More Coverage of Faulty Polling Practices

If you’ve been following the Presidential polling numbers, you may wonder how one poll can have Kerry trailing by about 13 points, which another poll shows an exact tier. You’re noth the only one. There has been more noise made lately, and rightly so:

pollsters themselves are facing increasing questions about their methodology and accuracy.

Historically, some companies have even been sued for skewing their results to please their clients.

A Reuters article today, Campaign Puts Polling Methods Under Microscope, looks at the issues involved in todays election numbers. It’s a fine read. Even the independent polling-company-watchers are filling with suspicion and dismay:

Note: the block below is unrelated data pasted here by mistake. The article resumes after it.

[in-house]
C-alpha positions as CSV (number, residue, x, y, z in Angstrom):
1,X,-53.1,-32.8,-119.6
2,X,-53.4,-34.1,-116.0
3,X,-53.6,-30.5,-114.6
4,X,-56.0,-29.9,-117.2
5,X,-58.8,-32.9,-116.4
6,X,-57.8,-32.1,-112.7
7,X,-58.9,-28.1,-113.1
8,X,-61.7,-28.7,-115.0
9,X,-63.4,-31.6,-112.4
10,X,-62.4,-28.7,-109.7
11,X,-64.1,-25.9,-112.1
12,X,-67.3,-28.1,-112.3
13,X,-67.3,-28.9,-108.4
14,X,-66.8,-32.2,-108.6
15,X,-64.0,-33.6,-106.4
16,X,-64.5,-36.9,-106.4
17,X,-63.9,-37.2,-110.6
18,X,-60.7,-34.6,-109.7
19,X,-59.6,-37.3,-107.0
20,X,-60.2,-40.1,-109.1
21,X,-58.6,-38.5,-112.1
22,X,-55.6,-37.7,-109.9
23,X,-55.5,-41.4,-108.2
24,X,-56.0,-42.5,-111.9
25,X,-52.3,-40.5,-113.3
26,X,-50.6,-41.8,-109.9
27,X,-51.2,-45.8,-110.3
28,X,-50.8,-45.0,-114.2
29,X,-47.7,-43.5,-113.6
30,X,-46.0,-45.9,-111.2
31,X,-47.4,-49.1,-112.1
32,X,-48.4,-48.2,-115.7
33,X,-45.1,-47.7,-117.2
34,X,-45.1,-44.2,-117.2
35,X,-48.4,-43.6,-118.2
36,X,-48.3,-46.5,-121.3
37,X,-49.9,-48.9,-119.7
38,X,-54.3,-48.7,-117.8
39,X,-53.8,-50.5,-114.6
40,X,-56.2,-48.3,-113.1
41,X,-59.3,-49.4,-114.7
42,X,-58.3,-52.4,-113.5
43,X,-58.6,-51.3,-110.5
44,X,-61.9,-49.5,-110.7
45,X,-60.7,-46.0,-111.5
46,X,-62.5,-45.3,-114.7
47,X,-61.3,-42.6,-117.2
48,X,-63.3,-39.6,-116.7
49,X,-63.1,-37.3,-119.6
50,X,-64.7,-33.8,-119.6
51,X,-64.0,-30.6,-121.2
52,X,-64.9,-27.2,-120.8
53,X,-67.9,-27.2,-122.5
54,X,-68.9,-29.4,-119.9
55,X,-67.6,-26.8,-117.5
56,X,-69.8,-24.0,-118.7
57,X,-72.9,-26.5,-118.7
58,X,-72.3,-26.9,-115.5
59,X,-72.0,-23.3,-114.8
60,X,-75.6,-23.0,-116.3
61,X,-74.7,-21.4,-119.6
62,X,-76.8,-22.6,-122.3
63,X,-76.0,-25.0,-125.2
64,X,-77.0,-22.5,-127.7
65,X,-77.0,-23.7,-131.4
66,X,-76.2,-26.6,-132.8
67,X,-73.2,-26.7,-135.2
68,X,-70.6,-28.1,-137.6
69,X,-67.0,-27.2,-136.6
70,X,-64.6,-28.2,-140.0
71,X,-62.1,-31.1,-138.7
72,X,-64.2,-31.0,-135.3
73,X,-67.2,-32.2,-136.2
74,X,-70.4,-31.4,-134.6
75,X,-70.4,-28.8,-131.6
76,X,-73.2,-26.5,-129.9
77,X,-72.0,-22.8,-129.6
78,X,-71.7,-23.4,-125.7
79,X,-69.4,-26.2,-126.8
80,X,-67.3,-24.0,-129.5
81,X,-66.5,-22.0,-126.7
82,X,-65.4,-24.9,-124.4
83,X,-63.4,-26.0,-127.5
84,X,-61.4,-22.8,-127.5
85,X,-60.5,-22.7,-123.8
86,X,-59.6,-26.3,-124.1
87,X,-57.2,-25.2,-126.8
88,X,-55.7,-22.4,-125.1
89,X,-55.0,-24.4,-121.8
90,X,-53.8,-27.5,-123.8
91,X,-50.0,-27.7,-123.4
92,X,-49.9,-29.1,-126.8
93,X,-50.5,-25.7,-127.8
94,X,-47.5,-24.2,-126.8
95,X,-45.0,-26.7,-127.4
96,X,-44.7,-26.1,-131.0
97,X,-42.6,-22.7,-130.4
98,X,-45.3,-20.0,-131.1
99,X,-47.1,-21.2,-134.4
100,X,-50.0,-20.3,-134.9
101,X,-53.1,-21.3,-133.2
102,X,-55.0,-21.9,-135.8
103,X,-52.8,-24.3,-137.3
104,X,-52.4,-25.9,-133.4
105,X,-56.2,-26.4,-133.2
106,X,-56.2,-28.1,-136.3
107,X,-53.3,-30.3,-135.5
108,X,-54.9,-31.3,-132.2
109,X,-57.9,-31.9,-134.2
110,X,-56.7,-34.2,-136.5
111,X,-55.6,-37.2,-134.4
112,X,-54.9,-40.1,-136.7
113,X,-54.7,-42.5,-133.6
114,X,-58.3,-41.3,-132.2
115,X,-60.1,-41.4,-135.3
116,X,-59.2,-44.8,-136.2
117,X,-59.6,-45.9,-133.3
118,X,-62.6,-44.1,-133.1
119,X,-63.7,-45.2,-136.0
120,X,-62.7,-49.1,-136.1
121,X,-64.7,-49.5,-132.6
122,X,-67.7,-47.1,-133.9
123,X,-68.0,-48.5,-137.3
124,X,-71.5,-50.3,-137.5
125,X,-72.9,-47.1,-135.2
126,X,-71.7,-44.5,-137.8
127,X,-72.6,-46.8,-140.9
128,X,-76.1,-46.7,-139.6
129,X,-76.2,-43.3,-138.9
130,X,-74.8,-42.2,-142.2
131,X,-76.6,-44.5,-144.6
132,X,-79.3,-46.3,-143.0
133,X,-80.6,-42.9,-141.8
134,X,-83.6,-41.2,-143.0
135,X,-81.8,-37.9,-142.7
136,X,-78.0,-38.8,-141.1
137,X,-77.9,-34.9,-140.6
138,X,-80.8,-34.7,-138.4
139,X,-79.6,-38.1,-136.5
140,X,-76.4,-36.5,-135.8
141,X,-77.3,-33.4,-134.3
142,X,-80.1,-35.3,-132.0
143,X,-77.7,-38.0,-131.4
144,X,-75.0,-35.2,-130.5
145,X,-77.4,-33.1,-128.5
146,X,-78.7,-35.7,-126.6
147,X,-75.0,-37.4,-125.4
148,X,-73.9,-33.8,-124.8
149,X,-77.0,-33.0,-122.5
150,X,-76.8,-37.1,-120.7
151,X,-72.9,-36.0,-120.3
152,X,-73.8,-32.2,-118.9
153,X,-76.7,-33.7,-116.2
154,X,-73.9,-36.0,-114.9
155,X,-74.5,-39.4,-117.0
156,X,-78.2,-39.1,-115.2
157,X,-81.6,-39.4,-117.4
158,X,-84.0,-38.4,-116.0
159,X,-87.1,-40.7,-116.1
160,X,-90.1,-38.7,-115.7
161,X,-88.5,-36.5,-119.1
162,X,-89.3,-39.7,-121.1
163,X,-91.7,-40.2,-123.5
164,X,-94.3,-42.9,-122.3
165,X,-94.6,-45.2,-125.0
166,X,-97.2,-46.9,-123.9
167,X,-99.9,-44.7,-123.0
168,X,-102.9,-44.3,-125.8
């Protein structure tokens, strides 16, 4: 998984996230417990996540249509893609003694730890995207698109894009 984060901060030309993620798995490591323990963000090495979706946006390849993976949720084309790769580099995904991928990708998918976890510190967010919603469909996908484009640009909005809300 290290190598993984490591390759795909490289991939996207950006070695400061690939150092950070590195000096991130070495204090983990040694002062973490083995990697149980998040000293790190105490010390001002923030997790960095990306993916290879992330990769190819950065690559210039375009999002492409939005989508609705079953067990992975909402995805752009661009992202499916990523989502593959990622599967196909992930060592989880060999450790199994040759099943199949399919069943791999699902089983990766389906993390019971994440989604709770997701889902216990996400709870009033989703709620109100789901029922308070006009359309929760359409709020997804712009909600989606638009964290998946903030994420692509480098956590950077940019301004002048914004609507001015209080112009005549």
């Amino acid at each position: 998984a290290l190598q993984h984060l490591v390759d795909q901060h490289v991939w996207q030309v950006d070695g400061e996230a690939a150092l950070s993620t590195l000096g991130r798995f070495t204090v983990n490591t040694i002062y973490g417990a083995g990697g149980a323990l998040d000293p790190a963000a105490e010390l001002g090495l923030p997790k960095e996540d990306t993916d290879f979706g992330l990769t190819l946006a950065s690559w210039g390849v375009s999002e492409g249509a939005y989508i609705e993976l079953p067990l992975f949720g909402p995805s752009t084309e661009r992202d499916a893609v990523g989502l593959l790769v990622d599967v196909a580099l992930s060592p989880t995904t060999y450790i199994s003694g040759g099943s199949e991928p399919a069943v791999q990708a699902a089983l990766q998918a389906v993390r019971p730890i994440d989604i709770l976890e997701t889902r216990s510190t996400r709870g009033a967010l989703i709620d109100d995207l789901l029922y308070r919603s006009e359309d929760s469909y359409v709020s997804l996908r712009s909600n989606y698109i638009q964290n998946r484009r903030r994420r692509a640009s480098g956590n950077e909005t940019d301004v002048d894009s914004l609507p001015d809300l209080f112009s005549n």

Some bad news for the polling business. Strategic Vision (R) has a new poll in Ohio showing Bush ahead 52% to 43% there. However, there is also a Lake Snell Perry (D) poll showing the race there to be an exact tie, with both candidates at 46%. It is becoming increasingly clear that the pollsters are producing the results that the people paying the bills want to hear. Even pollsters who were once thought to be above suspicion are now suspicious. Gallup, for example, is now normalizing its samples to include 40% Republicans, even though the 2000 exit polls showed the partisan distribution to be 39% Democratic, 35% Republican . There is scant evidence that the underlying partisan distribution has changed much since then. Other pollsters also normalize their data, but most don’t say how. Normalizing the sample to ensure the proper number of women, elderly voters, etc. is legitimate provided that the pollster publicly states what has been done.